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Improbable comeback sends Seattle to the Super Bowl
By Matt Horkman

The quest for a repeat is alive and well.

The Seattle Seahawks overcame a 16-points halftime deficit to stun the Green Bay Packers in front of a rowdy crowd at CenturyLink Field. The victory sends Seattle to the Super Bowl for the second consecutive season, making them the first NFC team to go to back-to-back Super Bowls since the Packers did it in 1996-97.

An abnormal journey gave us the expected outcome. Turnovers allowed Green Bay to jump out to an early lead. The Packers intercepted quarterback Russell Wilson three times in the first half, but their inability to finish in the red zone kept Seattle in the hunt. Green Bay made three trips to the red zone, scoring just one touchdown and settling for two field goals. Early in the first quarter, the Packers faced a fourth and goal from the one-yard line. Green Bay coach Mike McCarthy opted to kick the field goal instead of going for the touchdown. McCarthy’s decision to kick will receive its share of scrutiny this week, but the Packers didn’t blow a 16-point lead because they didn’t go for a touchdown six minutes into the game. They lost because Seattle made the key second-half plays.

In my preview of this game, I picked Seattle because I thought they’d make the big play in crunch time. The Seahawks needed more than just a big play or two, though. Nearly everything had to go their way in the second half, and that’s exactly what happened.

They converted a key third-and-19 midway through the third quarter when Wilson found a wide-open Doug Baldwin. Four plays later, they scored a 19-yard touchdown on a fake field goal when holder Jon Ryan hit Clint Gresham for the sRussell Wilsoncore. After cutting Green Bay’s lead to 19-14 in the fourth quarter, they recovered an onside kick after Green Bay tight end Brandon Bostick failed to secure the ball. This led to Seattle taking their first lead of the game with less than two minutes remaining. Green Bay managed to force overtime, but the Packers never saw the ball in the extended period, as Wilson hit Jermaine Kearse for a 35-yard touchdown to send the Seahawks to the Super Bowl.

In many ways, the Packers blew it more than Seattle won it. Green Bay mishandled two crucial plays late in the game. Wilson threw his fourth interception of the game with about five minutes remaining. Safety Morgan Burnett, who caught the ball off a deflection, went to the ground immediately after making the play. You don't go to the ground with five minutes left, and Burnett just learned this lesson the hardest of ways. He had a lot of open field to gain yards. A decent return would've put the Packers in field goal range.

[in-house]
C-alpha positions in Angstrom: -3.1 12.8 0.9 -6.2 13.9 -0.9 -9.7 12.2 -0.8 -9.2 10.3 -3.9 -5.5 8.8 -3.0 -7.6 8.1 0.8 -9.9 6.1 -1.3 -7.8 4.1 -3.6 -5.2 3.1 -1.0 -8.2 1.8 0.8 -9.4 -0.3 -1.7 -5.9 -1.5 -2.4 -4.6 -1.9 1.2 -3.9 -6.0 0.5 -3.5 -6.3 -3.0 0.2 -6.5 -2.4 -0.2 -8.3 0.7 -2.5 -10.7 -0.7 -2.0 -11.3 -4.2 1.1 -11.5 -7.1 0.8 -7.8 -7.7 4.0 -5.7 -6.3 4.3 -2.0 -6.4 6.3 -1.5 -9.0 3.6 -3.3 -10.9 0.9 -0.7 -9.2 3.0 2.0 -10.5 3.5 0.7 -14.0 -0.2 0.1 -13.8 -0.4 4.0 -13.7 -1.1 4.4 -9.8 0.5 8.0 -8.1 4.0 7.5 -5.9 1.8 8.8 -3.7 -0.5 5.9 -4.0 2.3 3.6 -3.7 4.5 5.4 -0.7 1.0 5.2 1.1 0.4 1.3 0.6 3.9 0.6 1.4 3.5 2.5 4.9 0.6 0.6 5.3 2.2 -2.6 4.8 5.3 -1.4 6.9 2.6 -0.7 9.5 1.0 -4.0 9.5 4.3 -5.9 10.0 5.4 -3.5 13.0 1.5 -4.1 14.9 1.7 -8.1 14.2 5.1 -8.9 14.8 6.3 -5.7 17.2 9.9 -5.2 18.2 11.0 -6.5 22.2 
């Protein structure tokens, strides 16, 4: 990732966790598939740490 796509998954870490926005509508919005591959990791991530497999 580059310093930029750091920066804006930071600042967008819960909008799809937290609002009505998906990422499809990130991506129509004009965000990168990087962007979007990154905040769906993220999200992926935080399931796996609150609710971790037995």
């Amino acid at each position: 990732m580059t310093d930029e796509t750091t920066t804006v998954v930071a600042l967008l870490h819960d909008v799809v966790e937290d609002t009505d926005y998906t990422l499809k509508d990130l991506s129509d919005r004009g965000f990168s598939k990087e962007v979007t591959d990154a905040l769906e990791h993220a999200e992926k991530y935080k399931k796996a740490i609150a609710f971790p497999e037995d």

Burnett’s running mate in the secondary, rookie Ha Ha Clinton-Dix, had a pair of interceptions on the afternoon, but his judgment on Seattle’s two-point conversion was bizarre. The Packers heavily pressured Wilson on the attempt. He scrambled to his right before throwing the ball across the field. The ball lingered in the air long enough for Clinton-Dix to make a play on it, but he never did. Instead, it landed safety in the arms of tight end Luke Wilson, and Seattle’s improbable lead extended to three.

With less than two minutes remaining, Green Bay quarterback Aaron Rodgers drove the Packers down the field, putting them in position to tie the game. Kicker Mason Crosby connected on a 48-yard field goal, sending the game to overtime. Had Clinton-Dix made a better play on the ball just minutes earlier, Crosby’s kick may have sent the Packers to the Super Bowl.

Wilson is now 10-0 against Super Bowl winning quarterbacks, owning wins over Rodgers, Tom Brady, Drew Brees, and Eli and Peyton Manning. However, Wilson was not the hero of this game. Sure, he made two crucial overtime throws, but Green Bay clearly rattled him early. Seattle offensive coordinator Darrell Bevell recognized this, and turned to running back Marshawn Lynch.

In a performance that’ll surely come up when the Hall of Fame debates Lynch’s candidacy for enshrinement, the Seattle running back steamrolled his way through the heart of Green Bay’s defense. He finished the game with 25 carries for 157 yards and a touchdown.

Seattle’s defensive effort also deserves commendation. Green Bay’s early start had more to do with their field position advantage than their execution against the Seahawks defense. The Packers gained just 306 total yards, with Rodgers throwing for 178 on just 19 completions. Running back Eddie Lacy, who had 100 or more yards in 10 consecutive games, gained just 73 on 21 carries.

The Packers return to Green Bay devastated. They were less than five minutes away from reaching their sixth Super Bowl. Losing in Seattle goes down as one of the most excruciating defeats in the franchise’s history, arguably more so than Super Bowl XXXII and the 2007 NFC Championship.

History awaits Seattle two weeks from now. With a victory, they’ll be just the eighth team in the history of the NFL to win back-to-back Super Bowls, and the first to do so since the 2003-04 New England Patriots.

They’ll also have a legitimate claim as the team of the decade.

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